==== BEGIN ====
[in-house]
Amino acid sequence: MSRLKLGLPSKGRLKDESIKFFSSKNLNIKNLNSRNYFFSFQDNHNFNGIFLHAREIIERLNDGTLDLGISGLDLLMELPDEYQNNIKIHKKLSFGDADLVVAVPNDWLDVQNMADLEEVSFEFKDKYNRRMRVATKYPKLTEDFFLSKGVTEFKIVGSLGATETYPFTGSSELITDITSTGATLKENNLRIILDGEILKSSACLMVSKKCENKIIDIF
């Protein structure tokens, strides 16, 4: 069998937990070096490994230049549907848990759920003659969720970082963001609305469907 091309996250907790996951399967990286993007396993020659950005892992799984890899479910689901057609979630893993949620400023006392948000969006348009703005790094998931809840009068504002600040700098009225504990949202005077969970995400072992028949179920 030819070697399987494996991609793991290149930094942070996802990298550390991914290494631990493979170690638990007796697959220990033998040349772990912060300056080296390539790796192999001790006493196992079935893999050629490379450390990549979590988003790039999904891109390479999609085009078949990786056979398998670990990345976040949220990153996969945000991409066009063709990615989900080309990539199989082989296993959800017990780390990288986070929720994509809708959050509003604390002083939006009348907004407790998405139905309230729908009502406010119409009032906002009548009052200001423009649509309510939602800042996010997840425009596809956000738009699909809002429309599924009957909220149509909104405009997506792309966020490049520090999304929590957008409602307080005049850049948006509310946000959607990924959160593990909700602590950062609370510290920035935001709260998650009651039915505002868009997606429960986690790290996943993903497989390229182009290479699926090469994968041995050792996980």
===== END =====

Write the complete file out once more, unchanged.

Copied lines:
[in-house]
Amino acid sequence: MSRLKLGLPSKGRLKDESIKFFSSKNLNIKNLNSRNYFFSFQDNHNFNGIFLHAREIIERLNDGTLDLGISGLDLLMELPDEYQNNIKIHKKLSFGDADLVVAVPNDWLDVQNMADLEEVSFEFKDKYNRRMRVATKYPKLTEDFFLSKGVTEFKIVGSLGATETYPFTGSSELITDITSTGATLKENNLRIILDGEILKSSACLMVSKKCENKIIDIF
């Protein structure tokens, strides 16, 4: 069998937990070096490994230049549907848990759920003659969720970082963001609305469907 091309996250907790996951399967990286993007396993020659950005892992799984890899479910689901057609979630893993949620400023006392948000969006348009703005790094998931809840009068504002600040700098009225504990949202005077969970995400072992028949179920 030819070697399987494996991609793991290149930094942070996802990298550390991914290494631990493979170690638990007796697959220990033998040349772990912060300056080296390539790796192999001790006493196992079935893999050629490379450390990549979590988003790039999904891109390479999609085009078949990786056979398998670990990345976040949220990153996969945000991409066009063709990615989900080309990539199989082989296993959800017990780390990288986070929720994509809708959050509003604390002083939006009348907004407790998405139905309230729908009502406010119409009032906002009548009052200001423009649509309510939602800042996010997840425009596809956000738009699909809002429309599924009957909220149509909104405009997506792309966020490049520090999304929590957008409602307080005049850049948006509310946000959607990924959160593990909700602590950062609370510290920035935001709260998650009651039915505002868009997606429960986690790290996943993903497989390229182009290479699926090469994968041995050792996980």